• The IRS has clarified the deductibility of contributions that "earmark" a specific individual. Many churches have collected special offerings for the benefit of a particular individual. For example, a church collects an offering to help pay the medical expenses of a person with a catastrophic and uninsured illness. Or, a church collects an offering to benefit an unemployed family, or a family whose house has been destroyed by fire or some other disaster. Are such "designated" offerings tax-deductible as charitable contributions by the donors? This has been a very difficult question to answer. The problem is that charitable contributions are tax-deductible only to the extent that they are made to a tax-exempt organization. The IRS ruled in 1962:
If contributions to the fund are earmarked by the donor for a particular individual, they are treated, in effect, as being gifts to the designated individual and are not deductible. However, a deduction will be allowable where it is established that a gift is intended by a donor for the use of the organization and not as a gift to an individual. The test in each case is whether the organization has full control of the donated funds, and discretion as to their use, so as to insure that they will be used to carry out its functions and purposes. Revenue Ruling 62-113.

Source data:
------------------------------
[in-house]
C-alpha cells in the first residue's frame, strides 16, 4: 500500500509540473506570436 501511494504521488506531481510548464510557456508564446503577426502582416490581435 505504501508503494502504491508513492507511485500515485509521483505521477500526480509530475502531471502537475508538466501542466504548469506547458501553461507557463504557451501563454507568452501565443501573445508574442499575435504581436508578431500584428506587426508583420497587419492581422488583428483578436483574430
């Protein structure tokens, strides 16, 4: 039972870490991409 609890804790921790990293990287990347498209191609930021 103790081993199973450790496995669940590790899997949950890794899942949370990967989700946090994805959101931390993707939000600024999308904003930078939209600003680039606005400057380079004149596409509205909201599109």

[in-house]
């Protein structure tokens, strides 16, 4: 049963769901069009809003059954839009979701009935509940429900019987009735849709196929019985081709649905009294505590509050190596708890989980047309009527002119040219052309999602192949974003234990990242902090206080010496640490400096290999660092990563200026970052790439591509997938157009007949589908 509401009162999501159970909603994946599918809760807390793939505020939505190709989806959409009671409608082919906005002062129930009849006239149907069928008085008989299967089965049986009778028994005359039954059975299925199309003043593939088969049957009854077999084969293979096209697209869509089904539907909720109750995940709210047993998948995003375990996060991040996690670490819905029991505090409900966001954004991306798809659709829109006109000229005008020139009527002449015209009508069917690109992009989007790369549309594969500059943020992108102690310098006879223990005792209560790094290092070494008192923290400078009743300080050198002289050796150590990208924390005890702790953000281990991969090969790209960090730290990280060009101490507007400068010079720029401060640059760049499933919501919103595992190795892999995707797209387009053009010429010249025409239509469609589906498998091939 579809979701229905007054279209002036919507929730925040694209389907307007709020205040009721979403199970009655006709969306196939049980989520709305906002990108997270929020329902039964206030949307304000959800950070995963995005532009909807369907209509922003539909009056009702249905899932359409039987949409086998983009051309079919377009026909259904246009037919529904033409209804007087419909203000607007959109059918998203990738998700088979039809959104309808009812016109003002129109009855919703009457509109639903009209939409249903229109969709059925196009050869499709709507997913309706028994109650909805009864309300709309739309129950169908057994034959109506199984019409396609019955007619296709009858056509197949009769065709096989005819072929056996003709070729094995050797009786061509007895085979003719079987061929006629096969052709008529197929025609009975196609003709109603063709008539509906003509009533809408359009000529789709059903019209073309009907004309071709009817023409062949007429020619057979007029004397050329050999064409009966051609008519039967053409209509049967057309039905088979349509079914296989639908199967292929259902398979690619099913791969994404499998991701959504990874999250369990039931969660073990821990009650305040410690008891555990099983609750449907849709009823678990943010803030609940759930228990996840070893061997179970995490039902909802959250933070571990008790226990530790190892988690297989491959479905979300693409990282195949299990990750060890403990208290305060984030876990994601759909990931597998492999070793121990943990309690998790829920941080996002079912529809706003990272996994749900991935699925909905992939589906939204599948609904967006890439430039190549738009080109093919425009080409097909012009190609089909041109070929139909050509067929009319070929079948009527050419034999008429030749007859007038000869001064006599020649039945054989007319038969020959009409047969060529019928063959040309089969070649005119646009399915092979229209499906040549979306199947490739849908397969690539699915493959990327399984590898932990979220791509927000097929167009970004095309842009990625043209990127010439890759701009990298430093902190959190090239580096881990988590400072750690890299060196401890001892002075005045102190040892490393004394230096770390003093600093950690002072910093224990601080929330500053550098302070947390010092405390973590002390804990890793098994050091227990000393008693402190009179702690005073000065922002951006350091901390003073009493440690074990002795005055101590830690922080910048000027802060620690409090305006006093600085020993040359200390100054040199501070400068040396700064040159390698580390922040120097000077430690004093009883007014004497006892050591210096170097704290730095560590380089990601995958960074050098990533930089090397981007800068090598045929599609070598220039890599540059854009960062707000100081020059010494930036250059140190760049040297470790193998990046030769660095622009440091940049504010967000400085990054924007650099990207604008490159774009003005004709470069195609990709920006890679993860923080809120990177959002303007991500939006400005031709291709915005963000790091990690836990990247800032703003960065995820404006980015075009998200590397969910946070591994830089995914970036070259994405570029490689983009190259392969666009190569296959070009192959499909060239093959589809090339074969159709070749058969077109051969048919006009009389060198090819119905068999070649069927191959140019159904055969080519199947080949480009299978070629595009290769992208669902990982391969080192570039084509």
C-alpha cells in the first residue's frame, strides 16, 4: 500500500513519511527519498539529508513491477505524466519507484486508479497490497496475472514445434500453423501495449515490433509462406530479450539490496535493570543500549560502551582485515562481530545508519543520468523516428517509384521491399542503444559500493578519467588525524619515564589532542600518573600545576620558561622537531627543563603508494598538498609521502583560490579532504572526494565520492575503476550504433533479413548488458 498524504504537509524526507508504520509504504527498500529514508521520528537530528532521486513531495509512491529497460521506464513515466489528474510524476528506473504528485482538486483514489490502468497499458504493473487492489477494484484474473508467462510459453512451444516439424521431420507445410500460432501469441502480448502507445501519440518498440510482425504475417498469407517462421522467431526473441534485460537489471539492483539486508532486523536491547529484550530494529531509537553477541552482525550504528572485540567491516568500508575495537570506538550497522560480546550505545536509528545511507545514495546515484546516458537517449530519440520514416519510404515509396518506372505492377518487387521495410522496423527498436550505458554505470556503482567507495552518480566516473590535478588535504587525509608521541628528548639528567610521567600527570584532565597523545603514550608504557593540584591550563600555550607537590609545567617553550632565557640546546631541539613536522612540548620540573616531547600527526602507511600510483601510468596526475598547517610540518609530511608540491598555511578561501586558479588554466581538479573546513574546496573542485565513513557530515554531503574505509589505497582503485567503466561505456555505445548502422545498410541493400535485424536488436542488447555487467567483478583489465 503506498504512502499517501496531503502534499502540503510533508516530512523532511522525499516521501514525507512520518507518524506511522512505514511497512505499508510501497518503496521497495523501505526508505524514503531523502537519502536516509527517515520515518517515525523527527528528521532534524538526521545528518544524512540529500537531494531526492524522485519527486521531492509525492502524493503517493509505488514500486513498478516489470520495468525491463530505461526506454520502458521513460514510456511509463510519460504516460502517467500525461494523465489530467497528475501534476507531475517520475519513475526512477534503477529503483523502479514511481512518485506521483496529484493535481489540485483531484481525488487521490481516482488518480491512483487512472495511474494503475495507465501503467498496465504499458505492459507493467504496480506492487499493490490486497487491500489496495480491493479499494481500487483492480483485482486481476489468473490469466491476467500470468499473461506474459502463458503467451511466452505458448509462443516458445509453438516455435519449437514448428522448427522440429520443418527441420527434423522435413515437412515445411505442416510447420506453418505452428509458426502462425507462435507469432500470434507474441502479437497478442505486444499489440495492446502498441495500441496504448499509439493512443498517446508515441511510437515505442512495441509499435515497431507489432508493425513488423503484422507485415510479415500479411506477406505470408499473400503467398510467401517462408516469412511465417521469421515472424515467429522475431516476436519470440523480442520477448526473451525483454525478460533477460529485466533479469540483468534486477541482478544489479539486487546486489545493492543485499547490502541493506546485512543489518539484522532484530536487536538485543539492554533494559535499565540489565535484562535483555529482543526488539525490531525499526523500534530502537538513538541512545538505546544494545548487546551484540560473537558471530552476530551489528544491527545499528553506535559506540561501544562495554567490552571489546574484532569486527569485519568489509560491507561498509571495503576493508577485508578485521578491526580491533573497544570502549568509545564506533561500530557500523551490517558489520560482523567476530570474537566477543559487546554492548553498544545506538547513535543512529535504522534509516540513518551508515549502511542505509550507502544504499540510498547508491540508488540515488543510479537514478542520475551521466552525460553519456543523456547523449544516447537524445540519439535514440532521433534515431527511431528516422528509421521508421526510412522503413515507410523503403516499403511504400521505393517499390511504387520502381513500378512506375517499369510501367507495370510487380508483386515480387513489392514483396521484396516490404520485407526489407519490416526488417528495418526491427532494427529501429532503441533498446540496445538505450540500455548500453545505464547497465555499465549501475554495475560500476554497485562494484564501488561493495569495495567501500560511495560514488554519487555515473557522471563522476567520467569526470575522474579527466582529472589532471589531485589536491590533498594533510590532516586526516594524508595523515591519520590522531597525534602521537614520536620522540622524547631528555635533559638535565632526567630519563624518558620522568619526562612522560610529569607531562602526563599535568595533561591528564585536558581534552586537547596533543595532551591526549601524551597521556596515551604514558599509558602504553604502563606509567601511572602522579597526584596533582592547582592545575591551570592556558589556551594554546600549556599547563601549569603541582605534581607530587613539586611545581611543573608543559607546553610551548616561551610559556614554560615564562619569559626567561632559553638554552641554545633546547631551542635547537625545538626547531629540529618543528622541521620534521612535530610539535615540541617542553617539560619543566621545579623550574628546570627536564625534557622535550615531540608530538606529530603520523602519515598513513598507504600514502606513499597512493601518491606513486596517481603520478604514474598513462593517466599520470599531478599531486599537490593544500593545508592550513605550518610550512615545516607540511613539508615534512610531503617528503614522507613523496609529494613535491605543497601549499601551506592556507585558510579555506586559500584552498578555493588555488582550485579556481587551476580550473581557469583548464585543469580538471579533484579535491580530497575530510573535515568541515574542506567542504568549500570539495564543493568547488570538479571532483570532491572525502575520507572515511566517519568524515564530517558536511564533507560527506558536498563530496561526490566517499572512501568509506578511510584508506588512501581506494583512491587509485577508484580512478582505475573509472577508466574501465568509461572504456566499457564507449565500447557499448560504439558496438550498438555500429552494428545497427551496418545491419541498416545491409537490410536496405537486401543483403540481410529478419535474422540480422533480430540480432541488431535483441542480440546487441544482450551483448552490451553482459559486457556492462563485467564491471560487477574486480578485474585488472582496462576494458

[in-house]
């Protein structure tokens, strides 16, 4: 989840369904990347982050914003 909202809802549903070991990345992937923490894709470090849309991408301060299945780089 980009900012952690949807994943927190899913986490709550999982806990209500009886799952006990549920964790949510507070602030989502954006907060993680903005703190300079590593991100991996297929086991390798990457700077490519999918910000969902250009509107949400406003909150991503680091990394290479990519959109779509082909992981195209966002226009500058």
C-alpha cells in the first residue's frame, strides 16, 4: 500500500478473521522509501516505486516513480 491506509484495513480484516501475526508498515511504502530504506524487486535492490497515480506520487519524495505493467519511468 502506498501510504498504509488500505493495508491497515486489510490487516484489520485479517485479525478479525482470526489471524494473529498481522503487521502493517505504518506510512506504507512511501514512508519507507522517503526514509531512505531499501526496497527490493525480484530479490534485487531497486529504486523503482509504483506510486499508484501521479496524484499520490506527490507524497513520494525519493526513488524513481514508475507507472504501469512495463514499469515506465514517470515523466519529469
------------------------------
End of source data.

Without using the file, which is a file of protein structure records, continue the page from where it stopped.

In other words, if a donor contributes funds to a church, and stipulates that the funds must be used for a particular individual (for example, a named student or needy person), then the contribution is not tax-deductible since the church does not have "full control of the donated funds, and discretion as to their use, so as to insure that they will be used to carry out its functions and purposes." This is the conclusion reached by the IRS in a recent announcement. In Announcement 92-128, the IRS addressed the question of the deductibility of contributions made for the benefit of victims of Hurricane Andrew. The IRS noted that it had "received questions from taxpayers regarding the tax consequences of contributions earmarked for Hurricane Andrew relief to organizations currently recognized by the IRS as tax exempt." The IRS concluded that "such contributions will be fully deductible," but cautioned that "taxpayers may not deduct contributions earmarked for relief of a particular individual or family." What does this mean? The IRS is saying that donors can make tax-deductible contributions to a church or other charity even if those contributions specify that they are to be used for "Hurricane Andrew relief." Such contributions are deductible since the donor does not know who the ultimate recipient will be. Therefore, it is reasonable to assume that the intent of the donor is to contribute to the charity which in turn will make the decision of how the funds will be distributed. In other words, the charity in such a case exercises "full control of the donated funds, and discretion as to their use, so as to insure that they will be used to carry out its functions and purposes." On the other hand, if a donor contributes funds to a church for hurricane relief, but specifies a particular individual or family who is to receive the contributed funds, then this contribution is not tax-deductible since the church did not maintain "full control of the donated funds, and discretion as to their use, so as to insure that they will be used to carry out its functions and purposes."